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Countering Corruption

In India, no one bats an eyelid at forking up money to get a job done. Need a license? Pay the tout and escape the line. Need your passport fast tracked? There are rates and systems in place. It works far more efficiently than the official one. One of the reasons that corruption has taken such a strong hold in the country is the perception of privilege. If you can bypass the hordes, you create the illusion of power. And everyone wants to exercise that whenever they can. No executive worth his salt will stand in a queue to get a ticket – his flunkey will. Even to check into the flight, there was a standby, until the security restrictions kicked in and allowed only the actual passenger in. The actor at a film shoot has a man standing by to hold his umbrella, his packet of cigarettes, even his mobile phone as the first filter. In India, if you do everything yourself, you are seen as a chump, or a person too poor to pay a bribe. This must be the only country in the world where ‘unreserved’ train compartments arrive with touts guarding all the seats and giving them up for a price. The system is so ingrained that by the time you grow into an adult, you have either learned to wait patiently in queues or bypass them altogether.

So, while the whole nation celebrates Anna Hazare’s victory over the government in drafting a stiff anti-corruption bill, I suspect that changing behaviour on the ground will be next to impossible to crack. Menial jobs are highly in demand owing to our staggering population numbers and all forms of automation are frowned upon since they directly impact jobs at the basic level. Ward boys are paid to get admission to government hospitals. Coolies at railway stations ensure that trolleys are not available for regular passengers. It’s curious – trolleys are available at all airports but you won’t see a single one at railway or bus stations.And the less said about several education institutions, the better. They have evolved a byzantine system that accepts only the regular government mandated fees through cheques. The rest has to be paid in cold, hard cash. For a lot of parents whose children never make it to the merit lists, this is the easy alternative.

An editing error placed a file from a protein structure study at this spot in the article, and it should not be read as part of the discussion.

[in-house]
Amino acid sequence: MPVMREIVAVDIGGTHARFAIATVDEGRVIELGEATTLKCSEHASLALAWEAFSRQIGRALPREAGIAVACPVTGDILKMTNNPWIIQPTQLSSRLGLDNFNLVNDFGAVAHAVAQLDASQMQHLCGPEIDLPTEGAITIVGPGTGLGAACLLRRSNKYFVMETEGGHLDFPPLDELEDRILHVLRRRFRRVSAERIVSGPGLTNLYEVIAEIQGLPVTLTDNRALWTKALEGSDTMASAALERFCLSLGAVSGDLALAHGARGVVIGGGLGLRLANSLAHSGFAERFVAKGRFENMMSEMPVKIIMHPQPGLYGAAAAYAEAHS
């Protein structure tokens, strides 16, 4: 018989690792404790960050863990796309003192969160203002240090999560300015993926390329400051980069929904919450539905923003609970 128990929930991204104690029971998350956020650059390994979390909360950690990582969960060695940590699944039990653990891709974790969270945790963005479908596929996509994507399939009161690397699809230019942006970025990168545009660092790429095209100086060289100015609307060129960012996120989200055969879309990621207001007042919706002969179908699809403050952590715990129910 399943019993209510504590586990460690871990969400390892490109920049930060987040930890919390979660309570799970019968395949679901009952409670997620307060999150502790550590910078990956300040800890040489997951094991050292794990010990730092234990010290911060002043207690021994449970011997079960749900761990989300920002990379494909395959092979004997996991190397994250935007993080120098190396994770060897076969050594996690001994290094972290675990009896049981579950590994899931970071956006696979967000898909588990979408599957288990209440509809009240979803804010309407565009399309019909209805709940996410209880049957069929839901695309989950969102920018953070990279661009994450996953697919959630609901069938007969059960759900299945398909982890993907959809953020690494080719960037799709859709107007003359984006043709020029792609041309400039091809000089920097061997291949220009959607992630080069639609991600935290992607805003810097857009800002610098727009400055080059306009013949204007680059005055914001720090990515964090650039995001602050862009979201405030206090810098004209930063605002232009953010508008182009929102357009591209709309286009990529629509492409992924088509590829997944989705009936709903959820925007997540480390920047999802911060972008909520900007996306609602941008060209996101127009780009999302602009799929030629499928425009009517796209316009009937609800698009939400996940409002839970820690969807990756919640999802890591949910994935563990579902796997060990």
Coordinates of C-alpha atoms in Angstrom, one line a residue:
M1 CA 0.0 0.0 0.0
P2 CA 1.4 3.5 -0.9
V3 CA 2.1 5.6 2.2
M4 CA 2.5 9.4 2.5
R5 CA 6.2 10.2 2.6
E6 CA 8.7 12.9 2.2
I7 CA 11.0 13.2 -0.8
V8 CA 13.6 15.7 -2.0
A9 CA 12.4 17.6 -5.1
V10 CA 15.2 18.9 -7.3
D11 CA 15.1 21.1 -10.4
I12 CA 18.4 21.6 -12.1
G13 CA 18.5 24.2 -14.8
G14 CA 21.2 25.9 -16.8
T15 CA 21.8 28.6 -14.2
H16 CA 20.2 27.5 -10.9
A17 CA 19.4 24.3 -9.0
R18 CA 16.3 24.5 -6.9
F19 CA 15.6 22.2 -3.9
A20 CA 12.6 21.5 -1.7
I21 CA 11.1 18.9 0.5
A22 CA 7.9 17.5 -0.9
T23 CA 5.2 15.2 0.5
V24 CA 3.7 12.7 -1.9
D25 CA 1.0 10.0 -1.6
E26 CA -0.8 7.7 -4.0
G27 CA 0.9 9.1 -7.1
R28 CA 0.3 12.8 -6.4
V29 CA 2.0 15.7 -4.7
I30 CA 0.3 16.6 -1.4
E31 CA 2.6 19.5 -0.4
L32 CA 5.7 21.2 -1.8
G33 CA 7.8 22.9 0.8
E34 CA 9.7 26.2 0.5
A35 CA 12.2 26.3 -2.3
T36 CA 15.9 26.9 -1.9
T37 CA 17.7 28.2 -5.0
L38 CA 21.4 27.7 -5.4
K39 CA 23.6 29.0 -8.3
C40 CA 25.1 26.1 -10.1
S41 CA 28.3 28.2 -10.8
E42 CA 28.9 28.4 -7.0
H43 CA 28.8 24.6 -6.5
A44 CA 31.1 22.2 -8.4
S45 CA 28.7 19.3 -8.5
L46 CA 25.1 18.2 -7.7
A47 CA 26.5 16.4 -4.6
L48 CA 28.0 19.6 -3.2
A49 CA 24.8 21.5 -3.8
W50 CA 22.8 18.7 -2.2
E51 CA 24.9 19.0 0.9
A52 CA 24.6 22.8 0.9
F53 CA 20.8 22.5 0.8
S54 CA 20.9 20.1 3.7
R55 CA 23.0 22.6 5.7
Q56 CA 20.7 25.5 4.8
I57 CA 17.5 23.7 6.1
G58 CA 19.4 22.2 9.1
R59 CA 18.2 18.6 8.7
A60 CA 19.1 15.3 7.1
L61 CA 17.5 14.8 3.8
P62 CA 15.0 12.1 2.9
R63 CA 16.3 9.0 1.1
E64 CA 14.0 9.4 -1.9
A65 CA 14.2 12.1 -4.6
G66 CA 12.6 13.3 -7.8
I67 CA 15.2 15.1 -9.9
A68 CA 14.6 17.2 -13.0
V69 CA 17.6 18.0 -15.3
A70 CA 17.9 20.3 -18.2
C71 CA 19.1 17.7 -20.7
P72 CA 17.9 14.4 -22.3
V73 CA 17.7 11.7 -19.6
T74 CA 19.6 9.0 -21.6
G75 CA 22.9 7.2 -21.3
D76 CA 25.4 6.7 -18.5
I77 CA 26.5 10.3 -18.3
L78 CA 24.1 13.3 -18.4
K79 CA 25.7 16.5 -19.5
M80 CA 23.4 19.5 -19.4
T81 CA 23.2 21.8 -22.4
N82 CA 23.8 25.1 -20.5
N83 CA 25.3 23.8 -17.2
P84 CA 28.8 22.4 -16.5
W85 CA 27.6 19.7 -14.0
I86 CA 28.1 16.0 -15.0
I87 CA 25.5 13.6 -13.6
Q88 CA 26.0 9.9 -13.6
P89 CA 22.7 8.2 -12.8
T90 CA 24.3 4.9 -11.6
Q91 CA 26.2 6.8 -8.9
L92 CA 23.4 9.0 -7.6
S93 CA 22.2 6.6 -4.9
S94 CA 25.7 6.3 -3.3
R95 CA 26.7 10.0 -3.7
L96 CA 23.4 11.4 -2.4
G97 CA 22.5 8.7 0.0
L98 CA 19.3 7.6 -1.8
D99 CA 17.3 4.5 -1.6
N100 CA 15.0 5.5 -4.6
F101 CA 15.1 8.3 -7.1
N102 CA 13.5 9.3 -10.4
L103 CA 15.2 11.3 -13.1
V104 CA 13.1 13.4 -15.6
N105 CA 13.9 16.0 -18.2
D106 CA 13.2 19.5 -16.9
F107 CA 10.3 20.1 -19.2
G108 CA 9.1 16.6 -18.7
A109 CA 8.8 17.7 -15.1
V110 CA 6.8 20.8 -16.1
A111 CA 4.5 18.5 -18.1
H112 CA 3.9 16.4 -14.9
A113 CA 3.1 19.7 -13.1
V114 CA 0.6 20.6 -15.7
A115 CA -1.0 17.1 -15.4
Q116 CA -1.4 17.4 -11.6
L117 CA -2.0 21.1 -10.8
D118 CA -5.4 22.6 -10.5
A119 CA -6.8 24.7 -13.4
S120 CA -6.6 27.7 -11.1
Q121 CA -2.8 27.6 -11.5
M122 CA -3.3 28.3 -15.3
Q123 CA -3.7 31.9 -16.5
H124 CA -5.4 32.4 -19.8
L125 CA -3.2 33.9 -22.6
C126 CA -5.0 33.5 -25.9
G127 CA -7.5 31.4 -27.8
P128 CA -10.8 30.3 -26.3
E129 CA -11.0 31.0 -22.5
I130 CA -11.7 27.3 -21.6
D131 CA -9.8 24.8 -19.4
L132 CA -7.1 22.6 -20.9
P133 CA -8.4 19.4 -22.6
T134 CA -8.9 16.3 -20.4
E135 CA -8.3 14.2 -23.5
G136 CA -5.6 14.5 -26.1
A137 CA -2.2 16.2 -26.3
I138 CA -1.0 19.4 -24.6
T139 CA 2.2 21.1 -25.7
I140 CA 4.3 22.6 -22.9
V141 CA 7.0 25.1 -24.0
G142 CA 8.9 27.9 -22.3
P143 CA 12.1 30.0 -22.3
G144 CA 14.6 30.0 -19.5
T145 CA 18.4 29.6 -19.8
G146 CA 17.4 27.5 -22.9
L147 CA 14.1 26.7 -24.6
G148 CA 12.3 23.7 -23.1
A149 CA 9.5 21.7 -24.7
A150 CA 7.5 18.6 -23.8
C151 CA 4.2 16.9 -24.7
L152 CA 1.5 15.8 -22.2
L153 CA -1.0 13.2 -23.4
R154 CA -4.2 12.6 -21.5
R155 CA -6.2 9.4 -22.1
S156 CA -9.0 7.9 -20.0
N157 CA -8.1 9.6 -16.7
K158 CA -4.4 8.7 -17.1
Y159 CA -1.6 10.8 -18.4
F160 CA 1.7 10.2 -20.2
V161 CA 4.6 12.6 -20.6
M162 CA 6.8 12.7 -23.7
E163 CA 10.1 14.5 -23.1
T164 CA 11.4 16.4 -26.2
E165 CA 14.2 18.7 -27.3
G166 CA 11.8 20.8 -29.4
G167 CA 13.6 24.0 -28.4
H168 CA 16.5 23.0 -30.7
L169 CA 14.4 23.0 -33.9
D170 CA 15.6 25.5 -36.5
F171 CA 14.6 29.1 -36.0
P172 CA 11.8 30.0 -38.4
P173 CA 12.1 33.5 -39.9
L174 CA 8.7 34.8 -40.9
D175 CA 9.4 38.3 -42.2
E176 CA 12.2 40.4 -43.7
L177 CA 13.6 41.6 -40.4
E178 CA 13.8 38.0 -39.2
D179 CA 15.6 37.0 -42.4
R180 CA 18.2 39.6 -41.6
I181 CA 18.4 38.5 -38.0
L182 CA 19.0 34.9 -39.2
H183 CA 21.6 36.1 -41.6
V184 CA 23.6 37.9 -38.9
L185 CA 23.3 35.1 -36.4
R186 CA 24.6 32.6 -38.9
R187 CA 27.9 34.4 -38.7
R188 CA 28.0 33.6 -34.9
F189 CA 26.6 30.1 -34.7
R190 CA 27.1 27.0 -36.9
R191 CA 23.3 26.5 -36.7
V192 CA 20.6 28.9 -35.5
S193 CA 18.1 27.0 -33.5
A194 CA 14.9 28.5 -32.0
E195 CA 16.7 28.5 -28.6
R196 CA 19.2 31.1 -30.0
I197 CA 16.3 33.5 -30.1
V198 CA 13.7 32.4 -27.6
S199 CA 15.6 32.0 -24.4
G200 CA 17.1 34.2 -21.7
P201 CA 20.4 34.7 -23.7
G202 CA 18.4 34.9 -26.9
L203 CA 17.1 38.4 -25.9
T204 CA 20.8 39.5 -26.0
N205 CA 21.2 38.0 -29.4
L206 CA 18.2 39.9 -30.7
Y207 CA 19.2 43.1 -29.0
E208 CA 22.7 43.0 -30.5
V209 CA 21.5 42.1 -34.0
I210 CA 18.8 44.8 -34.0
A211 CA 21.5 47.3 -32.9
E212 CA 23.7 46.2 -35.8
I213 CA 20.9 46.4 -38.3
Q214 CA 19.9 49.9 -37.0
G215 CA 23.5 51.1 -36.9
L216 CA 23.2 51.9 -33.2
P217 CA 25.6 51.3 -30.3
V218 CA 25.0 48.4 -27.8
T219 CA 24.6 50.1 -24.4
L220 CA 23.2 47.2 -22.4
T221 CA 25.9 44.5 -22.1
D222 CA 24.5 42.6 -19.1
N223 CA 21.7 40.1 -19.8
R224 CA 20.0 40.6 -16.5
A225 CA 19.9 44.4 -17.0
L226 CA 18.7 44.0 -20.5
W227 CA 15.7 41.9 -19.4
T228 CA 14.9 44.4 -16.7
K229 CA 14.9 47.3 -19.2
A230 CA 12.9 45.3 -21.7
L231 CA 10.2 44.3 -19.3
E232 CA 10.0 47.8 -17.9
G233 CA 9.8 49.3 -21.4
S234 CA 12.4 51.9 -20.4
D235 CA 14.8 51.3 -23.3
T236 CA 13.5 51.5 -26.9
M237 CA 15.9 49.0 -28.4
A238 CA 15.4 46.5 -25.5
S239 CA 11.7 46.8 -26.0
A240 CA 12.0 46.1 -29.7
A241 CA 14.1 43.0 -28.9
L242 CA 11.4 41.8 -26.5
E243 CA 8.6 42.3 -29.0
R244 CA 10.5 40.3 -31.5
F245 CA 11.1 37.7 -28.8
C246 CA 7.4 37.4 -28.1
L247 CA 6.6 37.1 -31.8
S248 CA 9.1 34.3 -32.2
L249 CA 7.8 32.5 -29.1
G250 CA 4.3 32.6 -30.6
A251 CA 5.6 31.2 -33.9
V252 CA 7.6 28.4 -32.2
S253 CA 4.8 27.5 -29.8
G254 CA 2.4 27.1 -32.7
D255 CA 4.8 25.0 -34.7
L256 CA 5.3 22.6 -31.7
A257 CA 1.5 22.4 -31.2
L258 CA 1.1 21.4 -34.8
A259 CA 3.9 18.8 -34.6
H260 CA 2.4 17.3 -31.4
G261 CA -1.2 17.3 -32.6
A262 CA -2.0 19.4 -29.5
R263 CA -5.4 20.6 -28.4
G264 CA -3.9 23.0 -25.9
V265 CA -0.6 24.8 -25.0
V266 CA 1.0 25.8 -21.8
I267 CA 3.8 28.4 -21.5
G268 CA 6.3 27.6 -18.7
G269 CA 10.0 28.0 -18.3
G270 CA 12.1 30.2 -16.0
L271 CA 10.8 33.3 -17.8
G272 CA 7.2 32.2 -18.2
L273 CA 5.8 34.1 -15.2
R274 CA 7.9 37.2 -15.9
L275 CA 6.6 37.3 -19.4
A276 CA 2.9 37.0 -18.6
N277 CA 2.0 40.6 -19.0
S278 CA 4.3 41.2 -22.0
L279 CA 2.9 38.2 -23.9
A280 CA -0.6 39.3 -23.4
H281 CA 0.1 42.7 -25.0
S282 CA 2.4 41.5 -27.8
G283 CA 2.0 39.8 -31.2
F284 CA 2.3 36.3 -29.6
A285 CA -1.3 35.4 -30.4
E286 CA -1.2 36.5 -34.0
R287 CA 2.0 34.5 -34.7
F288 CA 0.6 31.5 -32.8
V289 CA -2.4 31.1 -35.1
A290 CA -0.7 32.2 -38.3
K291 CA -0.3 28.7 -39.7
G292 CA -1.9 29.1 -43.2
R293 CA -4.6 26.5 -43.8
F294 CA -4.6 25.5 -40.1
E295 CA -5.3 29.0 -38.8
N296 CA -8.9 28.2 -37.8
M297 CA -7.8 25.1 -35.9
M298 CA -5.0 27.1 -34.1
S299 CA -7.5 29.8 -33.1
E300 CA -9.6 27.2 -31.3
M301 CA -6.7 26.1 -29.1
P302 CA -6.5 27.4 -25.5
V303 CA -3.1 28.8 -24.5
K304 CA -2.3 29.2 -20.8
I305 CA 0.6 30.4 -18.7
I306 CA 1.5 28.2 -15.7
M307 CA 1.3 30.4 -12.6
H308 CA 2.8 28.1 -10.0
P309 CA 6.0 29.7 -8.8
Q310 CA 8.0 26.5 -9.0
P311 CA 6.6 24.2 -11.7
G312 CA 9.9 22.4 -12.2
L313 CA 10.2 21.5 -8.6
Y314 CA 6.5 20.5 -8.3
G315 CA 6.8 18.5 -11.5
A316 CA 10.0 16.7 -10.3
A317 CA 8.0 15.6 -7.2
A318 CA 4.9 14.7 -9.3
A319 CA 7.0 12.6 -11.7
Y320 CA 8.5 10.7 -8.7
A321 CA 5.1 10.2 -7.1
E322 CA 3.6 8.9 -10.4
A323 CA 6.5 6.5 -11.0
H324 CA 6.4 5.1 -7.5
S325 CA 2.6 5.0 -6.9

So, while the Jan Lok Pal bill will be passed under pressure and everyone celebrates, India’s journey to a corruption free society still has to take place in the mind. When we decide to stand in a queue instead of breaking it, when we refuse to pay the cop to escape a traffic fine, when we study to get the marks we deserve, when we register our land at the correct value, when we stop believing that money can buy everything in this country.

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